Before his promotion at the company, Joe Quesada oversaw Marvel’s publishing division during several major stories — most notably, “Civil War.” The massively successful crossover not only reinvigorated sales, but introduced a whole new base of fans to Marvel’s characters.
In Part 3 of CBR’s interview with Quesada from Comic-Con International: San Diego, the former Marvel Comics editor-in-chief looked back on the major turning point at the company and explained how DC’s philosophy handling its characters differs from Marvel’s, among other topics.
Asked about the death of Bruce Banner in “Civil War II,” Quesada told CBR’s Albert Ching, “I think it’s awesome. It shakes the readership up.”
“You have a plan for what comes afterwards, what comes during, all that sort of stuff, which we do, that’s always been our way of working…it’s always been my philosophy, and it’s a philosophy that’s been carried on. Which is, if we’re going to have these significant deaths, what does it mean? What does that give us? How does it stir everything else? What I love about our publishing division is that they’re feelers, they really are our feelers.”
Quesada contrasted Marvel’s approach handling its characters in the lead-up to a film with DC’s, saying, “I remember when I was entrenched at DC in my career very early on and I was doing some Batman stuff, the Batman movie was coming up, I remember there were a lot of mandates coming down from above, to DC, that ‘You better treat Batman pristinely, you can’t kill off the character, you can’t do anything to screw it up, because we got a movie coming up.’ So they wanted to make sure nothing got shaken up too much.”
Whereas, at Marvel, Quesada says there’s more freedom on the publishing front. “On the flip side, for us, we had movies coming up — Captain America and Avengers coming up — and we did something called ‘Civil War,’ where Tony Stark is perceived as a villain, and Captain America would die. And, ultimately, those kinds of stories helped by shaking things up and making people worry. Iron Man wasn’t a household name, and suddenly you had this character that had people questioning his ethics and morality. And before you knew it, our writers of all our other books found Tony Stark so fascinating that he ended up appearing in every Marvel comic just because his character was so rich at that point, because you gave him some gravitas, whether you agreed with him or not. And then the Death of Captain America brought upon us the idea of Winter Soldier, thanks to Ed Brubaker, and it actually elevated Cap.”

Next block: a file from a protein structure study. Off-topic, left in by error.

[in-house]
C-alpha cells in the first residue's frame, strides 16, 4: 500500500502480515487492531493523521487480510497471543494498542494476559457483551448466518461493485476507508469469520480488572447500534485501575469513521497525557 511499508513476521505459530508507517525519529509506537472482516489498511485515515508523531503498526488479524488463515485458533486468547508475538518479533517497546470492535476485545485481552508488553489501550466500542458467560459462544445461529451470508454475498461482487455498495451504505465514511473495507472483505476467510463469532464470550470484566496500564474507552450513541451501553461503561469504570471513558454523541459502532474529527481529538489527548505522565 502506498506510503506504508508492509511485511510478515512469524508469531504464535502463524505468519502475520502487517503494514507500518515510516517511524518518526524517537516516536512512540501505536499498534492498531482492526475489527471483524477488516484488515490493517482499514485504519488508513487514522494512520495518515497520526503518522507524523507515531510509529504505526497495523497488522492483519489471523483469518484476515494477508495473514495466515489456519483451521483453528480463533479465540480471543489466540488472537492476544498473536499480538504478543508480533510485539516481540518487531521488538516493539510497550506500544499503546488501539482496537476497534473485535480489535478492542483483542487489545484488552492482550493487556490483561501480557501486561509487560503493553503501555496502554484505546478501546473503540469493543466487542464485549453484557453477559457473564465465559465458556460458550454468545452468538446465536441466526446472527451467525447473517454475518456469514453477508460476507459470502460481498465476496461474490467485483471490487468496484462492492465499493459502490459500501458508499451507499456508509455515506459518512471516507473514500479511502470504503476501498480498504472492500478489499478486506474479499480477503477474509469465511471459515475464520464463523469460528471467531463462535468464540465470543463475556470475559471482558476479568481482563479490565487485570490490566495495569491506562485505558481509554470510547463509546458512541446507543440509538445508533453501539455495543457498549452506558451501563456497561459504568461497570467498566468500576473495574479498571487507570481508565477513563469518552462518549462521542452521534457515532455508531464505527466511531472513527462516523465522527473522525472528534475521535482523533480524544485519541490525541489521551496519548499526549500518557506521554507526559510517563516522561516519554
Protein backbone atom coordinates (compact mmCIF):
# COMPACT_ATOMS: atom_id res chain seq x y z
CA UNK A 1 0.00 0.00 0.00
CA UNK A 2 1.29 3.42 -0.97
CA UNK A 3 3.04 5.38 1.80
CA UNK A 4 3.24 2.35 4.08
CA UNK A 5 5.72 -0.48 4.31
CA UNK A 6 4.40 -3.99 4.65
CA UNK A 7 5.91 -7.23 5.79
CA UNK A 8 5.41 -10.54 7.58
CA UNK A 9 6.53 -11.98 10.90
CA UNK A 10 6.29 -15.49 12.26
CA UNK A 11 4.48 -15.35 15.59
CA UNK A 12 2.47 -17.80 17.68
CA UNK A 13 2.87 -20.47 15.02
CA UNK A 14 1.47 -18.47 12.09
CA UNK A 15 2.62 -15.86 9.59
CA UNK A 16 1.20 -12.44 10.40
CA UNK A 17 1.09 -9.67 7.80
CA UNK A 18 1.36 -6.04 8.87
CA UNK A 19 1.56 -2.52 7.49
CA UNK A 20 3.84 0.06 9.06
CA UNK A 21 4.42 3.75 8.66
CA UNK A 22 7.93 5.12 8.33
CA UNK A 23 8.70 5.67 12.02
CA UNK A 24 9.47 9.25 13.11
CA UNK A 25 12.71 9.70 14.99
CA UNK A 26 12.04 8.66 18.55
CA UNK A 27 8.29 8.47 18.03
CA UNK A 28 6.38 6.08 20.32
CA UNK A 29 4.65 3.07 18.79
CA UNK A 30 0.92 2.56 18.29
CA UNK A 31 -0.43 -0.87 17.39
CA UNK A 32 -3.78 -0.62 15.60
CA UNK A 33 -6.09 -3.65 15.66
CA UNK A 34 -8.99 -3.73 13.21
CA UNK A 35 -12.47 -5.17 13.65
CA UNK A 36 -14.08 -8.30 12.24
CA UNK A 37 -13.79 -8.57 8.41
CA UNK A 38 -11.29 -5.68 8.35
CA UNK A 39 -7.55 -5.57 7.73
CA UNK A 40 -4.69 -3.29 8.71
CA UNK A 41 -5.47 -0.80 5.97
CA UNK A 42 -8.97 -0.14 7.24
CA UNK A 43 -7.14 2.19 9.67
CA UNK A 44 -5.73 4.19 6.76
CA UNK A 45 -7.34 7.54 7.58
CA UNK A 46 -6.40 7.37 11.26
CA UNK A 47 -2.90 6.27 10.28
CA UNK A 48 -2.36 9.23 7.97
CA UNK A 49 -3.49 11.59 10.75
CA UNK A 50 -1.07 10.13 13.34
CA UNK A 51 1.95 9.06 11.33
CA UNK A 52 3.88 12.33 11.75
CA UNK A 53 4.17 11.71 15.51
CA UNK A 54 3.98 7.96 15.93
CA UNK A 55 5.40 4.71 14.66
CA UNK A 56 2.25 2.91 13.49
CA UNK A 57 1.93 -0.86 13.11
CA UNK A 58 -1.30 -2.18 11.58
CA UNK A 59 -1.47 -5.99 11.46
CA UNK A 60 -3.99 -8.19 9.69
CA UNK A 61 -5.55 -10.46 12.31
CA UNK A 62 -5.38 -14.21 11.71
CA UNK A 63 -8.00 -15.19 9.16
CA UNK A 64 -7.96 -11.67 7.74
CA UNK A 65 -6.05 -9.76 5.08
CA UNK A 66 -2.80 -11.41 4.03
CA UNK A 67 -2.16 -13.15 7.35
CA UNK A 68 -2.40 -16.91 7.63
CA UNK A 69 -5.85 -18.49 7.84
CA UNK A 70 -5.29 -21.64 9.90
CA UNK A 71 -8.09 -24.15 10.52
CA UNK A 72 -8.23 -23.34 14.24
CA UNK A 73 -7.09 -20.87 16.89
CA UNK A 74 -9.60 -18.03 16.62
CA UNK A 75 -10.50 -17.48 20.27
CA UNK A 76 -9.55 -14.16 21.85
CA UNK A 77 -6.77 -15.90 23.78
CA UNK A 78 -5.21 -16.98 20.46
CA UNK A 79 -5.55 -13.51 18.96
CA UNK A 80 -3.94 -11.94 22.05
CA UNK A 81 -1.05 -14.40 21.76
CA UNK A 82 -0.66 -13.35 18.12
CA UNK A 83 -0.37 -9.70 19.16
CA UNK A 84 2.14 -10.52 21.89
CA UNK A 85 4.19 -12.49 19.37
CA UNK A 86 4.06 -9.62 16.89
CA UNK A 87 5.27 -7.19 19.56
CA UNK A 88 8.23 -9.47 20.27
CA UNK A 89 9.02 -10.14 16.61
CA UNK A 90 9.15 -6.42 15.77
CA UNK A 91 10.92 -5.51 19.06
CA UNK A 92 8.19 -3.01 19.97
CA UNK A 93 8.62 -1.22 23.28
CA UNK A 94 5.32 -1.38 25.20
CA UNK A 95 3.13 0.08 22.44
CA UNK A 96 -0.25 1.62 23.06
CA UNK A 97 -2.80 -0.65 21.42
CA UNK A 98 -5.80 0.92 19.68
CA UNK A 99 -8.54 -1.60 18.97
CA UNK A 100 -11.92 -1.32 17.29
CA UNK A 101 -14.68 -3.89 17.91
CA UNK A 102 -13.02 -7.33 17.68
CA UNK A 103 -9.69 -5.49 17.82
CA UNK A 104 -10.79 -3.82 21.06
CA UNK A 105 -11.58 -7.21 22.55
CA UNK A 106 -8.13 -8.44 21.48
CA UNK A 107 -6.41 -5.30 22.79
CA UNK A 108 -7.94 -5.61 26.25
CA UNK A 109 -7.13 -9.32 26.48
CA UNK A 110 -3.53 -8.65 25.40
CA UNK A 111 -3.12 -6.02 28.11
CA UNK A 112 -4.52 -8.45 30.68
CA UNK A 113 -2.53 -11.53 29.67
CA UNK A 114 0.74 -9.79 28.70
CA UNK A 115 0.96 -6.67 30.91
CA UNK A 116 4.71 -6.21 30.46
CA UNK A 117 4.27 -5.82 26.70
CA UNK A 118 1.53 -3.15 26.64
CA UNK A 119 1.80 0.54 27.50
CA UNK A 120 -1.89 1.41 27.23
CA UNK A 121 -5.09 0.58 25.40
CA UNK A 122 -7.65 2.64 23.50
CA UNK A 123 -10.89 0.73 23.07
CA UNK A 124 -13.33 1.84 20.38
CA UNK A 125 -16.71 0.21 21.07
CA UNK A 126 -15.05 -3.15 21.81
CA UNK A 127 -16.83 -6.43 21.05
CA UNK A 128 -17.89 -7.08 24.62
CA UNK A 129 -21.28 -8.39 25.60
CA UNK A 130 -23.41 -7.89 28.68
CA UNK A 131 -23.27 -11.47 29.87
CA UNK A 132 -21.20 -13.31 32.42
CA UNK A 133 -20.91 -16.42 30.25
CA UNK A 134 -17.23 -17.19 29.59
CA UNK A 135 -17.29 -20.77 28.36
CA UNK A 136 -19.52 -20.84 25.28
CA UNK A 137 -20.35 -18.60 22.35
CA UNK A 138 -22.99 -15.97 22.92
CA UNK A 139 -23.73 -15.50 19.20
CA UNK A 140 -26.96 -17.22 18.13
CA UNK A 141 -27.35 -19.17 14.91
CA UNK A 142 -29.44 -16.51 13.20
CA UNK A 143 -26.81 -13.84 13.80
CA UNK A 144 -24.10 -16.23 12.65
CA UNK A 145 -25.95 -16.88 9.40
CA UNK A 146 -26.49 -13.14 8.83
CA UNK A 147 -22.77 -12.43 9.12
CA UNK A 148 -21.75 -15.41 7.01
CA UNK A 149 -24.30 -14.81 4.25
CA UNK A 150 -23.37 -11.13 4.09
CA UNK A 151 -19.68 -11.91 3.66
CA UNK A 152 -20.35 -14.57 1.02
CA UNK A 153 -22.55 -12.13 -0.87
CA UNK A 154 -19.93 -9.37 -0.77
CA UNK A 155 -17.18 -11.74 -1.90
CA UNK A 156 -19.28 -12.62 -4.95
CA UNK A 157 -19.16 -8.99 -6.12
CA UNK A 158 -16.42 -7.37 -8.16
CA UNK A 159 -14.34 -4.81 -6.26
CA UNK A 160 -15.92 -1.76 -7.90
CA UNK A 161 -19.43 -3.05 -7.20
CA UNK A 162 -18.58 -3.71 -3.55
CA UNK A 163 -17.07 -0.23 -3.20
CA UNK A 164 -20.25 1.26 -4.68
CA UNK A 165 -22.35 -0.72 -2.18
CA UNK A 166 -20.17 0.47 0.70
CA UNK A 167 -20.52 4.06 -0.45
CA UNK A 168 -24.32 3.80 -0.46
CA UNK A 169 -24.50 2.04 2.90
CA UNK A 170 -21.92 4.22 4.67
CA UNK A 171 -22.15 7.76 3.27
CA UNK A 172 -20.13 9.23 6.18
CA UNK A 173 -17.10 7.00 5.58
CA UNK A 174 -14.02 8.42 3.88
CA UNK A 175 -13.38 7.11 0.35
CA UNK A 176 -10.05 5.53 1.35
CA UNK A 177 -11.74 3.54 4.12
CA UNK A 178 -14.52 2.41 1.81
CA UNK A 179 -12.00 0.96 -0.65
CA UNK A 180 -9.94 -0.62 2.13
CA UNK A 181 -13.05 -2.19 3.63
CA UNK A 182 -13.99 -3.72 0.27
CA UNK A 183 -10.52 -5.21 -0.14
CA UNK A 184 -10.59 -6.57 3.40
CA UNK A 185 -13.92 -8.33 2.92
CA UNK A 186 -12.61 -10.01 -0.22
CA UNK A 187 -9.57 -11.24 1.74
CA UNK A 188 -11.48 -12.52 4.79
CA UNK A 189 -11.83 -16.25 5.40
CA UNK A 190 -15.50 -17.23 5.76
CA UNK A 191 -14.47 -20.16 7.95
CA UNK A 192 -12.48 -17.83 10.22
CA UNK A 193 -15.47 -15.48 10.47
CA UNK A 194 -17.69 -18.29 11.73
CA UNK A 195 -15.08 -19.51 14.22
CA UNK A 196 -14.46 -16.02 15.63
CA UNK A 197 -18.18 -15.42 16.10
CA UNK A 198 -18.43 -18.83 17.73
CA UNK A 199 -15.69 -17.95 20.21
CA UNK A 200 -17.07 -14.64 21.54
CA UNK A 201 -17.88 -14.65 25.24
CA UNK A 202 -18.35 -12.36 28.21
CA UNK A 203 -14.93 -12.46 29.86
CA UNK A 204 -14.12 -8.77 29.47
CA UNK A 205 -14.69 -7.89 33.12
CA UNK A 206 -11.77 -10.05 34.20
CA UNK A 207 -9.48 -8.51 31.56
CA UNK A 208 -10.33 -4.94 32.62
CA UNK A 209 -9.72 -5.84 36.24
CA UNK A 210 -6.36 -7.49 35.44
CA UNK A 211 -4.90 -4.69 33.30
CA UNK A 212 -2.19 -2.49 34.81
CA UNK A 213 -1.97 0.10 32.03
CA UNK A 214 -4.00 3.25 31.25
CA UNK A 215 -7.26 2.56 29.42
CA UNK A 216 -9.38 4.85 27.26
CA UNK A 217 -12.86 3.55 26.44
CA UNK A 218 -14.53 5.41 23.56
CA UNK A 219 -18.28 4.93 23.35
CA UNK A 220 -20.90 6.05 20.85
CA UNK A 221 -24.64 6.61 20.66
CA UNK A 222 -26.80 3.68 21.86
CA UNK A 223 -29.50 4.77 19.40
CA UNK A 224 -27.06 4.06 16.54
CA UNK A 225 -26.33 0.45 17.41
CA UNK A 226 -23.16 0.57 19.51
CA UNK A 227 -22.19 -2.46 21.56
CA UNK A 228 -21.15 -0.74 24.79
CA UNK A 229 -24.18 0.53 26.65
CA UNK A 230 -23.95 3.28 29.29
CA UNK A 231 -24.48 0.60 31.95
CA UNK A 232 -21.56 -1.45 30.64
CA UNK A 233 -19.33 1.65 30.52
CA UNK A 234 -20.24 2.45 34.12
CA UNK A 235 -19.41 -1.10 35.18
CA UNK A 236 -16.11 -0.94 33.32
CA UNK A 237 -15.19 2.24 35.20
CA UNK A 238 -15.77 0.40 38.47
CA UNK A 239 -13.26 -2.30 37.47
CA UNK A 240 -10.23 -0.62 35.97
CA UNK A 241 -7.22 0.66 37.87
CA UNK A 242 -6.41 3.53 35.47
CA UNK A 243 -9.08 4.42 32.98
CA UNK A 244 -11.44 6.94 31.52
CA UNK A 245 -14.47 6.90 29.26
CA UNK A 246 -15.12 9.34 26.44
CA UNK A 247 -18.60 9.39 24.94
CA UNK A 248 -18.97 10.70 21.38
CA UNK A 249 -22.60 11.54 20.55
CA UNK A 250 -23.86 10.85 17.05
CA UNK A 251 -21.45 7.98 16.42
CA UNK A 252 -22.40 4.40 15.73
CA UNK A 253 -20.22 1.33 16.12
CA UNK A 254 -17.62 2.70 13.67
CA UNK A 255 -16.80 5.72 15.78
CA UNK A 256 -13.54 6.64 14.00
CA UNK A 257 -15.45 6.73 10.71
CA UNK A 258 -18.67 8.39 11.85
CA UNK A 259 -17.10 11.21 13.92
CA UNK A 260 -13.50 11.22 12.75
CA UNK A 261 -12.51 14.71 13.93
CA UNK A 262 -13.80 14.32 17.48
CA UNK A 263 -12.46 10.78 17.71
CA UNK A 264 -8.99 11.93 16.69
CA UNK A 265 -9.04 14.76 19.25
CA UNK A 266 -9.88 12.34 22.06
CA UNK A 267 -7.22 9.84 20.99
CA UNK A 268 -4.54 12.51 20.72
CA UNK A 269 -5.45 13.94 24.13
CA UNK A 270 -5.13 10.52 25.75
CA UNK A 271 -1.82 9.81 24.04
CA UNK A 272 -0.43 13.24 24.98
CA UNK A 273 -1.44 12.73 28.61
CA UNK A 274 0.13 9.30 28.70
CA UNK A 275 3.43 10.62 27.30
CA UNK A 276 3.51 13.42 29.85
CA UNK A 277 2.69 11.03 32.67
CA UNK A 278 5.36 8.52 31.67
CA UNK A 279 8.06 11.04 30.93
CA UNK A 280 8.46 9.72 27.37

He continued, “I’ll never forget it was here in San Diego where I asked the audience at my Cup ‘O Joe panel — Cap was dead — I said, ‘How many people here want to see Steve Rogers back?’ and the audience erupted. I said, ‘How many people want to see Bucky remain as Captain America?’ and it was just as loud.”
Overall, Quesada said the Captain America death was beneficial for Marvel. “Once Cap came back and Bucky became Winter Soldier again, it helped,” he said. “And that’s where our fans are so important. Like I said before, they’re the Johnny Appleseeds. They spread the word about this stuff and when the movie comes out there’s an immediate recognition. And even for the layperson. if they doesn’t know who or what a Winter Soldier is, they probably have someone in their life who says, ‘Oh, that is…’ and they explain it to them. Or they get that there’s a buzz online, and they’re immediately intrigued.”
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